We've all done it at least once, a dozen, or more times than we can count. You're out a friend's house, or you head to the bar with the girls and you have a few too many to drink. Not only were your actions the night before questionable, but now you wake up feeling terrible when you have to deal with it.
Good news! There are some things you can do to speed up the recovery from a nasty hangover.
While it may seem like you make frequent trips to the bathroom during a night of drinking, it's not because you're well hydrated. In fact alcohol dehydrates your body and contributes to the awful feeling you have in the morning. Before you head to bed, drink a big glass of water to rehydrate your body, to lighten the heavy feeling in your head in the morning. Daniel K. Hall-Flavin, M.D., a consultant in addiction psychiatry at the Mayo Clinic recommends ordering a glass of water for every beer you have in order to keep the hydration balance in your body while you're drinking.
A lot of people, whether they're feeling hungover or not, use coffee to feel more wakeful and alert. While caffeine won't give you lasting benefits, it can temporarily treat the headache that you have going on. But remember, have a glass of water along with your coffee, to stay hydrated.
Toast or Crackers
Remember when you got the flu and all you did was munch on crackers and dry toast? Same logical applies here. While no food can slow down your need to hug the porcelain throne, carbs can help bring your blood sugar levels back up the morning. Typically when your blood sugar levels drop your liver reacts by producing more glucose from stored carbs. However, thanks to the alcohol in your system, your liver is busy trying to metabolize everything you drank last night, so your sugar levels stay down. This can make you feel tired and irritable.
While it's common to head to the diner for a greasy meal following a night of drinking, it's actually more important what you put into your system BEFORE the drinks start going down that can actually lessen the hangover. Having a full stomach helps to slow the absorption of alcohol, which means it will take longer for the alcohol to reach your blood stream.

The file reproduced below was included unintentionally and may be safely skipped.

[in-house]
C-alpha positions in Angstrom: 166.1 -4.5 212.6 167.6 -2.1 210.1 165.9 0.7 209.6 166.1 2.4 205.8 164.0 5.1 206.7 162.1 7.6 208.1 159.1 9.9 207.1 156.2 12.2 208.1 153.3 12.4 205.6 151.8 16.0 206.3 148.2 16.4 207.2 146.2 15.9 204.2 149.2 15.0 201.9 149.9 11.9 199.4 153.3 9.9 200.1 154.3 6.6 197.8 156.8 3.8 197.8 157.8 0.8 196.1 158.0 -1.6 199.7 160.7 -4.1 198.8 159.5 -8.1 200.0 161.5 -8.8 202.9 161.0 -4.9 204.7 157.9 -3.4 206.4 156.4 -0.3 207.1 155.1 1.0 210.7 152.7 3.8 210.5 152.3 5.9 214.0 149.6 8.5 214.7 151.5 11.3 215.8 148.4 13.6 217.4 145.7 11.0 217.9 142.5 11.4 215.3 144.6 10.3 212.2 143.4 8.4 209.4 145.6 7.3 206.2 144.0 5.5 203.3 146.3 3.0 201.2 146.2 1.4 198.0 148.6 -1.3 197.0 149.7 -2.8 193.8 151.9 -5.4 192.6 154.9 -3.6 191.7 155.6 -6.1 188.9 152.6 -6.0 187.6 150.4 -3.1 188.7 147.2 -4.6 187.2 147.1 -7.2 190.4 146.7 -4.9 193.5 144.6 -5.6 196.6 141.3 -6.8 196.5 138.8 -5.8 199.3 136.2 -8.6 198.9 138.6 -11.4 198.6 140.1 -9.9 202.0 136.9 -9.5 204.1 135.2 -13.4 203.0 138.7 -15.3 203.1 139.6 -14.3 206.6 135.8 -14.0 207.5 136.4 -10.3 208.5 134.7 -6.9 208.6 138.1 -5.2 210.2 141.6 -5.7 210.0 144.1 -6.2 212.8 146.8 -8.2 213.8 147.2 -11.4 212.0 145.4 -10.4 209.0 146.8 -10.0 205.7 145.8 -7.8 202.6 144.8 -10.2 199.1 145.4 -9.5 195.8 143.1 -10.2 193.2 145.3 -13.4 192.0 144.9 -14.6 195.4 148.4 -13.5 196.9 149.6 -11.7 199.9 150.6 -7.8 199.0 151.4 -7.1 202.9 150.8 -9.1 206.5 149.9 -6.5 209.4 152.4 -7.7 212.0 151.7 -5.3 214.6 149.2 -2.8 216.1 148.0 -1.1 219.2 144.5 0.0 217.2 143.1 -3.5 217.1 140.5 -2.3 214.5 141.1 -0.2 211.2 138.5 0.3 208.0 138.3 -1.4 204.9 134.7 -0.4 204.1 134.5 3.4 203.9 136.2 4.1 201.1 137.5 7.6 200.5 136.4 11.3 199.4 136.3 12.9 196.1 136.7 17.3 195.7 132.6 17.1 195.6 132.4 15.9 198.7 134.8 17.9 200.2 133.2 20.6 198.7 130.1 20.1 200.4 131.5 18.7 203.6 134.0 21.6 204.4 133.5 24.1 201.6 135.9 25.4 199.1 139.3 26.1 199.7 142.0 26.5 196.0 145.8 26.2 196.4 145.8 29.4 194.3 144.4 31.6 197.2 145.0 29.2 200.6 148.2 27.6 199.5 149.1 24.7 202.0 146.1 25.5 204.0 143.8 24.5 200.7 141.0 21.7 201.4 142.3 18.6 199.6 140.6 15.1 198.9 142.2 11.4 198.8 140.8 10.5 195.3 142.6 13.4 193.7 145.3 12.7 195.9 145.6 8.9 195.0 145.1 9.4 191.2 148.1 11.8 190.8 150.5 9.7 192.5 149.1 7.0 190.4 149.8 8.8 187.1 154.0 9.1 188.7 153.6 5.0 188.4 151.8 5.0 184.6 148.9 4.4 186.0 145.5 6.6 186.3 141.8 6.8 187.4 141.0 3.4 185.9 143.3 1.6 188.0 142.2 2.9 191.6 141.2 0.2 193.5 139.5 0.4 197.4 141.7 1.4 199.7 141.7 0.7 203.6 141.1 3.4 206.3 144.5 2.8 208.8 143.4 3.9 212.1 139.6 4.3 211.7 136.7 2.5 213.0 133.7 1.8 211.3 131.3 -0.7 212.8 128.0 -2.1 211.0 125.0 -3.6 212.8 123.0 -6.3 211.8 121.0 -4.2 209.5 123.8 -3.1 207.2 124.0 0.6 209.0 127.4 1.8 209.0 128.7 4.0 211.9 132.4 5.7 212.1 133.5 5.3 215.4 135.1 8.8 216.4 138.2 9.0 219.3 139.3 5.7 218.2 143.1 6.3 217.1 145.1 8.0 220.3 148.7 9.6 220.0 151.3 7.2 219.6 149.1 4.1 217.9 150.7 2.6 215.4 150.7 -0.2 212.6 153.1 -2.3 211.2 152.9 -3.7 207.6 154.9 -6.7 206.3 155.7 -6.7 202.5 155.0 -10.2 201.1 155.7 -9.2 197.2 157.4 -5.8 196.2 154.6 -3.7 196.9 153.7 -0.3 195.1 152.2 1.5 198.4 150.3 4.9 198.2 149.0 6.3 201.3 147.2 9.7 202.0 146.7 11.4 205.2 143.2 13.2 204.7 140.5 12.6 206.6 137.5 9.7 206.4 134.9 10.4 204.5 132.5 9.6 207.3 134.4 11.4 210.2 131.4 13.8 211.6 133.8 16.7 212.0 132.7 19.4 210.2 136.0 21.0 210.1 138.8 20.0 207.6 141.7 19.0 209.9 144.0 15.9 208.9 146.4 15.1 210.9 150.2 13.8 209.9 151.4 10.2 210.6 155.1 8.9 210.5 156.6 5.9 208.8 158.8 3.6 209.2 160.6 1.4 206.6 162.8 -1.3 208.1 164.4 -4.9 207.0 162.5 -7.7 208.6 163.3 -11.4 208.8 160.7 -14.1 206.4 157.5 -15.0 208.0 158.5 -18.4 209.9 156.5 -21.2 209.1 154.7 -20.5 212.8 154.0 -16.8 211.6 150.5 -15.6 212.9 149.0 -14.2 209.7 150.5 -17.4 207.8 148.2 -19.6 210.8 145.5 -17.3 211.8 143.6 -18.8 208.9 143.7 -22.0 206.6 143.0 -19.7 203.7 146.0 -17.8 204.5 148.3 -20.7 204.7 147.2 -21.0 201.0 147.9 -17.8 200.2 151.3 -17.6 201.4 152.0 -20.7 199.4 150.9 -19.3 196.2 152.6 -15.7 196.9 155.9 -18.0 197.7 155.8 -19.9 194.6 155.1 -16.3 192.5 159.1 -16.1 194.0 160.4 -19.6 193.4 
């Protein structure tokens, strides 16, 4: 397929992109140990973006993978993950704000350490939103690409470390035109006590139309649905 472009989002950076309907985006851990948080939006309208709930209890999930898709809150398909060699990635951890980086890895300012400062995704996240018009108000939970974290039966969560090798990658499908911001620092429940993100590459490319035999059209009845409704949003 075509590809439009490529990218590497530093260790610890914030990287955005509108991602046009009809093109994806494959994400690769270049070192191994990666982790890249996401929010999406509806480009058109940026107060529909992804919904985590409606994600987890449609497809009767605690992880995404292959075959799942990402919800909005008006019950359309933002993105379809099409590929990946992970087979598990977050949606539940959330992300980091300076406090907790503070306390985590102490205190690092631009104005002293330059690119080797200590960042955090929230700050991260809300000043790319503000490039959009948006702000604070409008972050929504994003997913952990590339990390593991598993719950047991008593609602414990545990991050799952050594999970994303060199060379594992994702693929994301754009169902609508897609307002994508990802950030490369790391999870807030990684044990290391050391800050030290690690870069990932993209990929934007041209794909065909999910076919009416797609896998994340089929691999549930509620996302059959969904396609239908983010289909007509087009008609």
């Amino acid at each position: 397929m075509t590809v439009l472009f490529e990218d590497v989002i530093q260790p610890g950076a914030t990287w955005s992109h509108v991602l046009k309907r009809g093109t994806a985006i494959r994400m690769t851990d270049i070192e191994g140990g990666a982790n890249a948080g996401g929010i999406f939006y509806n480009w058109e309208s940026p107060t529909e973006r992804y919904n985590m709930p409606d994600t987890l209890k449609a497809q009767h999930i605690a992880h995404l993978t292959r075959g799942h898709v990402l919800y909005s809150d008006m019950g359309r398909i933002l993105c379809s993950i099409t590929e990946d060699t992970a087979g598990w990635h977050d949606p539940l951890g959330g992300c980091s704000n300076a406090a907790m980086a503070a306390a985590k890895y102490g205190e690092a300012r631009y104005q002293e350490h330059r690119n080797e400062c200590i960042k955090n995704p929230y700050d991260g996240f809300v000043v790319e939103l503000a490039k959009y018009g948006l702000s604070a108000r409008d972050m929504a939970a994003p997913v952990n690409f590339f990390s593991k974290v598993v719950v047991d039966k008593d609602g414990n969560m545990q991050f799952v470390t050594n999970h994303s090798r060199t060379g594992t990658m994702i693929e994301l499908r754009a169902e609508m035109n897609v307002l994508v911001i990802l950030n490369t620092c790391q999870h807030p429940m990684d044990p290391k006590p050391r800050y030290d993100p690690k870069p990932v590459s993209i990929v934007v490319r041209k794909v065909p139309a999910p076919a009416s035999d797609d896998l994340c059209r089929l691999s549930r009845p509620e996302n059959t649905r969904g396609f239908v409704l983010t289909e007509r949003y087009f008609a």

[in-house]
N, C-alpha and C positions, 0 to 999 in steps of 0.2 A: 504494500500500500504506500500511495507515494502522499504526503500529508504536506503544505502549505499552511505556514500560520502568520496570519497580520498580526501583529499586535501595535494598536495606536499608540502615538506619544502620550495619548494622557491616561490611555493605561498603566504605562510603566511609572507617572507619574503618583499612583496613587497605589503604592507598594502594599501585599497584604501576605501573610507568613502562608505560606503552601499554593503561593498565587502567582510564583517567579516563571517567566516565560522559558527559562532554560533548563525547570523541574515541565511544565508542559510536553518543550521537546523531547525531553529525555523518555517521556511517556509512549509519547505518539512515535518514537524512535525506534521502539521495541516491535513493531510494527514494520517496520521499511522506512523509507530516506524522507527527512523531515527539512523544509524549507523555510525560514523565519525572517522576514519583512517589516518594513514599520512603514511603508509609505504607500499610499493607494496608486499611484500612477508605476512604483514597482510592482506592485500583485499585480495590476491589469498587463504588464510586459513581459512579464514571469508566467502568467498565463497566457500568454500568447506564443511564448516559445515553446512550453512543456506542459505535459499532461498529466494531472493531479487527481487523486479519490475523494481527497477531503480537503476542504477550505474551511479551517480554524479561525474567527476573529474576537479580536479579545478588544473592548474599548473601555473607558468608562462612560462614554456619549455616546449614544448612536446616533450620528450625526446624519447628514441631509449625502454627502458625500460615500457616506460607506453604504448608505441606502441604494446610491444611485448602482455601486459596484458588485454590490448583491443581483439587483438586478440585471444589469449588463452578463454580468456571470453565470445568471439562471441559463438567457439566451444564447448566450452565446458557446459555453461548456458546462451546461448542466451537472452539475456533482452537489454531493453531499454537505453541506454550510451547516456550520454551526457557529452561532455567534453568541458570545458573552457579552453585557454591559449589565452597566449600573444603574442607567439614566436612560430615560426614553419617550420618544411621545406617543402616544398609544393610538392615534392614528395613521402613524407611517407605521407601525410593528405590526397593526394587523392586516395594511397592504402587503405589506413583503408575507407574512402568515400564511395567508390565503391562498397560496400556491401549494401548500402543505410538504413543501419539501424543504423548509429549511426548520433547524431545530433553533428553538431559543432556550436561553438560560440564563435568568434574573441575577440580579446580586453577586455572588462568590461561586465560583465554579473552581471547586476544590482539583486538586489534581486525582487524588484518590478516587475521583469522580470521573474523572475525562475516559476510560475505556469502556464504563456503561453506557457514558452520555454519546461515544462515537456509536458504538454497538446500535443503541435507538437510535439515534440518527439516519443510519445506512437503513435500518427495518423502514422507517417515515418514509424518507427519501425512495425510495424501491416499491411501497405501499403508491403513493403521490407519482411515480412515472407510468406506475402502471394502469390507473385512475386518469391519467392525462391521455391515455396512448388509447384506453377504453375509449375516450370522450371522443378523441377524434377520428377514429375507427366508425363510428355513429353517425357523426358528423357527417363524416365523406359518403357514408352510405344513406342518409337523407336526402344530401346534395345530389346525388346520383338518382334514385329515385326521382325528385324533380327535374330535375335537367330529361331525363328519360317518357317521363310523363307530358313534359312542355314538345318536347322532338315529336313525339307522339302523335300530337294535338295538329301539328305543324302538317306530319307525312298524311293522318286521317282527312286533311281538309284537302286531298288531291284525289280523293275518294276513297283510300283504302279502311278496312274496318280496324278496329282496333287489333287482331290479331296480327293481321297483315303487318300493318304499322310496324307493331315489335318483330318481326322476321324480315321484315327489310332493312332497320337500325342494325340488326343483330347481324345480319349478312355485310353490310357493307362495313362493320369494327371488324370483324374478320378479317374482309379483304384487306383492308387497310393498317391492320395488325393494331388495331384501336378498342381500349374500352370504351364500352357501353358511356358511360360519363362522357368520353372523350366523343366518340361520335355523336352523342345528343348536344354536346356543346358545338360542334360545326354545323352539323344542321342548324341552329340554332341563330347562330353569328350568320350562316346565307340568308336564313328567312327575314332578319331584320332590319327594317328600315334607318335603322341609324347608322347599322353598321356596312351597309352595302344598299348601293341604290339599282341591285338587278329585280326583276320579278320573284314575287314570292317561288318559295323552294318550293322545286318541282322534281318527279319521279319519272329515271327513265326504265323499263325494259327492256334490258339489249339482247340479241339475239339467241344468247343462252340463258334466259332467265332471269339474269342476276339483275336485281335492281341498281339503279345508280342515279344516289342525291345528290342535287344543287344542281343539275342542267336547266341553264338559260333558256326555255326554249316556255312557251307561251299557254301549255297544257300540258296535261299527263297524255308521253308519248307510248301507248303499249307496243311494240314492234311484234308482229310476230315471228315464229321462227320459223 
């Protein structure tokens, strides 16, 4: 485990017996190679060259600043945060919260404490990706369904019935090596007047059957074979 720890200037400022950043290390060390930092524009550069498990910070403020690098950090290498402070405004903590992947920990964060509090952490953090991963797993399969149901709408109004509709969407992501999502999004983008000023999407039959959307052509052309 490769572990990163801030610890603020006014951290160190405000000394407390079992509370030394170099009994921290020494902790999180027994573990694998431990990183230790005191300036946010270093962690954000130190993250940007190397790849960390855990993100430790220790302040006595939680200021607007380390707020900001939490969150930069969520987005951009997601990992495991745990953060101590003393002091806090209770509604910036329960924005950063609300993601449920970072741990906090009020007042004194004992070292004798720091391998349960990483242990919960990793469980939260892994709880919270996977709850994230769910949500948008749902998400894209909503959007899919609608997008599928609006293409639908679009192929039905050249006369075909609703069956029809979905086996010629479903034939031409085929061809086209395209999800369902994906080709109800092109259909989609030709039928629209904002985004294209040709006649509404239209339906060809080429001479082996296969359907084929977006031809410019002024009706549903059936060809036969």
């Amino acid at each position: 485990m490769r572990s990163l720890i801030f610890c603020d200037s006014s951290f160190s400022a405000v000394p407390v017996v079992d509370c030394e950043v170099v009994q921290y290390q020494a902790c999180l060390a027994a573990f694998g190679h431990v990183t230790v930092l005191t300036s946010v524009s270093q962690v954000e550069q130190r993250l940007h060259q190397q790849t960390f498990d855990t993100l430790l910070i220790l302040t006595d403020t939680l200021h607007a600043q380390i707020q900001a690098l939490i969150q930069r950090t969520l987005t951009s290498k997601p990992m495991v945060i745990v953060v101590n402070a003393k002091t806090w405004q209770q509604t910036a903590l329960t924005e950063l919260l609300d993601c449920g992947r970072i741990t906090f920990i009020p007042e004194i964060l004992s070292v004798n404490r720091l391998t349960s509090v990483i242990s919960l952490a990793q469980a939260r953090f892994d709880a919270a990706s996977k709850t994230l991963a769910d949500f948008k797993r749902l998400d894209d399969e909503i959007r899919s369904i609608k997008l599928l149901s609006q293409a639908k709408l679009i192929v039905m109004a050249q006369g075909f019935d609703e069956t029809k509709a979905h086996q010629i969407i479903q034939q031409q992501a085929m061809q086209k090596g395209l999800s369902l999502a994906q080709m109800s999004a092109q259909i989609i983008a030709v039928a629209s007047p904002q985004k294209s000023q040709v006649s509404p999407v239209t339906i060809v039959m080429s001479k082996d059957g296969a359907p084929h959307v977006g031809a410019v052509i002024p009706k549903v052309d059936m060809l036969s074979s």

If you find yourself reaching into the medicine cabinent the next morning for relief of your pounding headache, make sure you reach for the right pills. Stick to nonsteroidal anti-inflammatory drugs (NSAIDs, such as aspirin, ibuprofen, and naproxen), not acetaminophen (Tylenol).
"While it's OK for a headache, when combined with a liver that's working overtime to metabolize alcohol, it can cause liver damage or be deadly," says Dena Davidson, Ph.D., former associate professor of psychiatry at Indiana University School of Medicine.
This fizzy remedy has been around for 80 years, and it's probably been used to treat hangovers for that long. Alka-Seltzer contains baking soda which will help settle a queasy stomach by neutralizing stomach acid, which can be very comforting after a night of heavy drinking.
While you may think you're getting a good night sleep after a night of drinking, you're really not. Alcohol may put you to sleep quickly, but as it wears off several hours later, the withdrawal your body feels can disrupt your sleep and jolt you awake.
If you have the luxury of being able to sleep it off the next day, do it. Your foggy head and achey body will thank you.
"The body’s got an amazing capacity to heal on its own," says Charles Cutler, MD, an internist in Norristown, Pa., and the chair of the American College of Physicians' board of governors.
The Best Cure? Prevention.
You're a grown adult and you should know how much your body can handle. Try to limit yourself to one drink per hour and make sure you have had food before downing that beer or cocktail. Don't forget to order that glass of water along with your drink to make sure you don't get dehydrated while enjoying your alcohol.
How do you feel better after a night of drinking?